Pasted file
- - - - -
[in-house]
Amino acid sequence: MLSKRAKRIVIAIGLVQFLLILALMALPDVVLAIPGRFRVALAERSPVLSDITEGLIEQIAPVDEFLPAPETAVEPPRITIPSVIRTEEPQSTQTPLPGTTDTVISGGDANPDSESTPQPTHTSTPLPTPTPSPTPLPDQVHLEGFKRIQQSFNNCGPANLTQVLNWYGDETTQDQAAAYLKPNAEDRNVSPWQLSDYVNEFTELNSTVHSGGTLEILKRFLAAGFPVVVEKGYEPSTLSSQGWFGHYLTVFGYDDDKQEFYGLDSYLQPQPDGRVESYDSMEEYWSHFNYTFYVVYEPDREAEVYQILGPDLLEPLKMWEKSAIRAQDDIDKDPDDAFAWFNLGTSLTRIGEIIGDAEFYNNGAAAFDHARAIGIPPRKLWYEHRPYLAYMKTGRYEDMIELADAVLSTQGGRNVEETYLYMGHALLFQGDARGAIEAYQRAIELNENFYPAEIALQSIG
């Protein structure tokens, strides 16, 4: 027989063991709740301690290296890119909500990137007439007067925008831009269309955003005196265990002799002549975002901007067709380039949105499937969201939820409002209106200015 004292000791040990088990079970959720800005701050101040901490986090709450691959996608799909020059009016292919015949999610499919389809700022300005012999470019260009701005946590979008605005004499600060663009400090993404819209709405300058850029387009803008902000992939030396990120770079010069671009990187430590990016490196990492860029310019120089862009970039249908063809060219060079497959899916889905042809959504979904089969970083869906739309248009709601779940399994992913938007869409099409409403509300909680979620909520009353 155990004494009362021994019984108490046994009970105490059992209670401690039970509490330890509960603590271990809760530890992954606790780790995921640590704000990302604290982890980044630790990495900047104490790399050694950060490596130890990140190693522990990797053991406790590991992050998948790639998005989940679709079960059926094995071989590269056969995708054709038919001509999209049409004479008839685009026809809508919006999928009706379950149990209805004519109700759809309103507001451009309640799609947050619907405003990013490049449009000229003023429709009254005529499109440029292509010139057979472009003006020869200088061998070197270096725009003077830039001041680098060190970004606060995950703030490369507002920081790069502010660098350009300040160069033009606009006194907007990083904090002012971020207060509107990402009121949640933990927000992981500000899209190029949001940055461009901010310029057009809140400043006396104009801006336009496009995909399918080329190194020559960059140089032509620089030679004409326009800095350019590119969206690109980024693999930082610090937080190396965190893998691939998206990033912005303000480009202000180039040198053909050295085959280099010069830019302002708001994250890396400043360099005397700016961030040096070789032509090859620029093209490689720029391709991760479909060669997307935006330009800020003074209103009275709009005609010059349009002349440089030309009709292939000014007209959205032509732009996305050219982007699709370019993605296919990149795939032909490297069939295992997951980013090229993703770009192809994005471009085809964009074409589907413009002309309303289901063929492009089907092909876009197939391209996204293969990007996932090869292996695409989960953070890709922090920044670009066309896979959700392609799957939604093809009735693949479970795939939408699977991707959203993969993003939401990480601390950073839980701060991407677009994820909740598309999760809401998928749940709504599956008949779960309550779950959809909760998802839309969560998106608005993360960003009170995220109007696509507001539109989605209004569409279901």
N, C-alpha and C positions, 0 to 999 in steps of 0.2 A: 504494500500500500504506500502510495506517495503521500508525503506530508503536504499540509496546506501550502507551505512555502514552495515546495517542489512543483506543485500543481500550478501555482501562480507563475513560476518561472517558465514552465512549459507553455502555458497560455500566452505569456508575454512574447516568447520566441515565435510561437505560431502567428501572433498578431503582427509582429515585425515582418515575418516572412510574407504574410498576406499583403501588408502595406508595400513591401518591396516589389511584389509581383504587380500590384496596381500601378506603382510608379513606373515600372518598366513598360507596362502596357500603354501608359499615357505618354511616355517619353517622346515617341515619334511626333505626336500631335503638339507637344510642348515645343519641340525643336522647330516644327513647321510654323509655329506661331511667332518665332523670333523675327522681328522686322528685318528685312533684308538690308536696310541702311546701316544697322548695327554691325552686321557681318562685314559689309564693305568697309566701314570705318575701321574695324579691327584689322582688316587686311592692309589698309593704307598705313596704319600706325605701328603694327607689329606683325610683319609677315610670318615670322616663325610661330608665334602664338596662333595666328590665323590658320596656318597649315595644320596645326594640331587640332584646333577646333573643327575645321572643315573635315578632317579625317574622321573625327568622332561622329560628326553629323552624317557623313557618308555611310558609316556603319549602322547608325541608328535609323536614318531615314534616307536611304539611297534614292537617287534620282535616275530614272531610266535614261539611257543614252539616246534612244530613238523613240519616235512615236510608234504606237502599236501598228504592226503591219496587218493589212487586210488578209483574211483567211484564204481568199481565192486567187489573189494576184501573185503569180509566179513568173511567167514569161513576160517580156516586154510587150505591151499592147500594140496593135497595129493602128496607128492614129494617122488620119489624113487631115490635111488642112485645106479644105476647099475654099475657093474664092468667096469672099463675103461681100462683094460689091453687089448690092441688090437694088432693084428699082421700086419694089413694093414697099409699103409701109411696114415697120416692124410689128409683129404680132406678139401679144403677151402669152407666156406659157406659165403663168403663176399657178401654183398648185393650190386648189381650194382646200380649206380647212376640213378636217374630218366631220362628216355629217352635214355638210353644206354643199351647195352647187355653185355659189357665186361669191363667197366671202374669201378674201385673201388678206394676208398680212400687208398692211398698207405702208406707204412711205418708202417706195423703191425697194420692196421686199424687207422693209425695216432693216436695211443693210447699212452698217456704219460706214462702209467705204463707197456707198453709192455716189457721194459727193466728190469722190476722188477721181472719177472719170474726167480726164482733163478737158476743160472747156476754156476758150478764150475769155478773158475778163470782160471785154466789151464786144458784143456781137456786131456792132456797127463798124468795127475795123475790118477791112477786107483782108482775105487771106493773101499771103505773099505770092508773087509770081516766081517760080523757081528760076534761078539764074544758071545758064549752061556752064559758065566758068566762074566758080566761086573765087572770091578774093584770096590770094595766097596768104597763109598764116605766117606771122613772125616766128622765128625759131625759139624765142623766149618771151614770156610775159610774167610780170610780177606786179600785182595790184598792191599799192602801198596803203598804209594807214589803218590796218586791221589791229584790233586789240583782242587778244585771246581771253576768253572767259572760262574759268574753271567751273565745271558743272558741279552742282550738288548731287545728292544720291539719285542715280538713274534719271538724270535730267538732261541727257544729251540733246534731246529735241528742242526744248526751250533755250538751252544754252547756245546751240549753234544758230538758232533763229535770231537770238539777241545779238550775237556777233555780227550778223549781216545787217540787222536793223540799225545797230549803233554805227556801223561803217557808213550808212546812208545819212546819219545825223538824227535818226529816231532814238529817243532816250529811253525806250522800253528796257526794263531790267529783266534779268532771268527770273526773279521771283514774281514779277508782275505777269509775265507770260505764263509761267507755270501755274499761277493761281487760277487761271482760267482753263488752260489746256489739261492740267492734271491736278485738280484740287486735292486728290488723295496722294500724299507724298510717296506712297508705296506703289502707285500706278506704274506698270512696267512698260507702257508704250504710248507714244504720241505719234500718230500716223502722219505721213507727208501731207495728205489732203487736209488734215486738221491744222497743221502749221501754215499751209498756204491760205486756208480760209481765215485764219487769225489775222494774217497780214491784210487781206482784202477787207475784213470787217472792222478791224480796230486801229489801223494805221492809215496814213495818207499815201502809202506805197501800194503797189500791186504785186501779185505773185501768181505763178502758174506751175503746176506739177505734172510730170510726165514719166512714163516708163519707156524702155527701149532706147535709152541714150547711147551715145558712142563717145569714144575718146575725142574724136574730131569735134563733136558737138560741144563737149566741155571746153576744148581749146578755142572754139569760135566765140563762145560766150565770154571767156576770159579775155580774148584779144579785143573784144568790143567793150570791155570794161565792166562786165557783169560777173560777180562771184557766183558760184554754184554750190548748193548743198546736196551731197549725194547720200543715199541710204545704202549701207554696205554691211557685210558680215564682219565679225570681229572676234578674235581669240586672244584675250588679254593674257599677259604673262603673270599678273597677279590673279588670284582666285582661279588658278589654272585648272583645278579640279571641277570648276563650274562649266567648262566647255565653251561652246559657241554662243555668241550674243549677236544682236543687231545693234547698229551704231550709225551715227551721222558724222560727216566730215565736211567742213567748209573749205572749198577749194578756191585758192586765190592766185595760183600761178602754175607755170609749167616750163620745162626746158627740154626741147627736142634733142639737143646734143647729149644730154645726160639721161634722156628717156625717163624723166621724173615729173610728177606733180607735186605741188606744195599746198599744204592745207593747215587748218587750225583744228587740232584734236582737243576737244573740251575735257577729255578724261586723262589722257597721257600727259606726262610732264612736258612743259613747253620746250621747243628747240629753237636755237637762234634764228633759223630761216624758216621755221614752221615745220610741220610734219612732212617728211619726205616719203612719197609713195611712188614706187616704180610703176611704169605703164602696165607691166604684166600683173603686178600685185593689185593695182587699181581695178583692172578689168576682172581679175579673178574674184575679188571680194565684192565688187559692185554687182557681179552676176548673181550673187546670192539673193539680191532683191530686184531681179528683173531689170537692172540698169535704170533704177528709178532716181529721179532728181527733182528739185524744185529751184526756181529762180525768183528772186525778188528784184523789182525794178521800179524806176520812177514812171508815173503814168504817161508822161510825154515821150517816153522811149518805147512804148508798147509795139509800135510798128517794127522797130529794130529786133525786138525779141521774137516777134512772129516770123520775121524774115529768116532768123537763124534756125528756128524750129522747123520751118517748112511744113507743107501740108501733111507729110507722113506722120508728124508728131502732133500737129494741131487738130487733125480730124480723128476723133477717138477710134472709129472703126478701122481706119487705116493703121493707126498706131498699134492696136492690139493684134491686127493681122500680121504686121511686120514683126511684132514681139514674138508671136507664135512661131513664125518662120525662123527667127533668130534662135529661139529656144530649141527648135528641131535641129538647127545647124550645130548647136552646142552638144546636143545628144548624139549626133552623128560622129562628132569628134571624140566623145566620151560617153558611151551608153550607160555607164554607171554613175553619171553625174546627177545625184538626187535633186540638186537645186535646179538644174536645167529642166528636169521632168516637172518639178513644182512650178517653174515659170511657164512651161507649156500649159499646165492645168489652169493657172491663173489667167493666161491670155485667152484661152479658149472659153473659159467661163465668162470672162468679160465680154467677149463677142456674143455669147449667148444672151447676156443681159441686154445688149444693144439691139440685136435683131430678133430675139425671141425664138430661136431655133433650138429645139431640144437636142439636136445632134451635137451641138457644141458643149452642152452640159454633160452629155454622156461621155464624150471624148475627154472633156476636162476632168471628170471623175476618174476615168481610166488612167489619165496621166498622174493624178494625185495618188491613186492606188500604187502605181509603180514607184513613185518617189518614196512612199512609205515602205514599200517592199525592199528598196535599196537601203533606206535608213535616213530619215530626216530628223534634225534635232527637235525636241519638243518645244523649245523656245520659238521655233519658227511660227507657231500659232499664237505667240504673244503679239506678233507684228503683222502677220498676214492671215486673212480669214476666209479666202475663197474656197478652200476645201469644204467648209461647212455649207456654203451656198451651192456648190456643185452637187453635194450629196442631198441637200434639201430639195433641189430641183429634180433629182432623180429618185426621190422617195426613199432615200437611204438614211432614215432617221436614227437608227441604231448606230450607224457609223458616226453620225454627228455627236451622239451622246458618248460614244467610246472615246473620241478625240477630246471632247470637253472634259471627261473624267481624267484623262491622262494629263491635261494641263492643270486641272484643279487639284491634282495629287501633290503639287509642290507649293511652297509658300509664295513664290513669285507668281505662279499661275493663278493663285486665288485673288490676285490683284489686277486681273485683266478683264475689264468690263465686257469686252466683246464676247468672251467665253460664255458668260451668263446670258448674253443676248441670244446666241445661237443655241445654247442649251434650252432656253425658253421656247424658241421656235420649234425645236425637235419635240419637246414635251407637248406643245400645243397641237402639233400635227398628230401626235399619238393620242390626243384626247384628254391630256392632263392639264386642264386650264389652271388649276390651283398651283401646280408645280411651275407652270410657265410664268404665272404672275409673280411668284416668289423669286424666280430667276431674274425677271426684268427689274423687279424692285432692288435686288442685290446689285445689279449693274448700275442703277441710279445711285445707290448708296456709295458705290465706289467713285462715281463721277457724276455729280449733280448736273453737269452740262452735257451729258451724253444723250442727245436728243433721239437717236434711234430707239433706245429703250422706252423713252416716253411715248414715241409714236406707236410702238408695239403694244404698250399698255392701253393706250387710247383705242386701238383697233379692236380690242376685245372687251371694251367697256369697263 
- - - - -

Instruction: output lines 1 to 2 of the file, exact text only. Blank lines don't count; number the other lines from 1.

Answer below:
[in-house]
Amino acid sequence: MLSKRAKRIVIAIGLVQFLLILALMALPDVVLAIPGRFRVALAERSPVLSDITEGLIEQIAPVDEFLPAPETAVEPPRITIPSVIRTEEPQSTQTPLPGTTDTVISGGDANPDSESTPQPTHTSTPLPTPTPSPTPLPDQVHLEGFKRIQQSFNNCGPANLTQVLNWYGDETTQDQAAAYLKPNAEDRNVSPWQLSDYVNEFTELNSTVHSGGTLEILKRFLAAGFPVVVEKGYEPSTLSSQGWFGHYLTVFGYDDDKQEFYGLDSYLQPQPDGRVESYDSMEEYWSHFNYTFYVVYEPDREAEVYQILGPDLLEPLKMWEKSAIRAQDDIDKDPDDAFAWFNLGTSLTRIGEIIGDAEFYNNGAAAFDHARAIGIPPRKLWYEHRPYLAYMKTGRYEDMIELADAVLSTQGGRNVEETYLYMGHALLFQGDARGAIEAYQRAIELNENFYPAEIALQSIG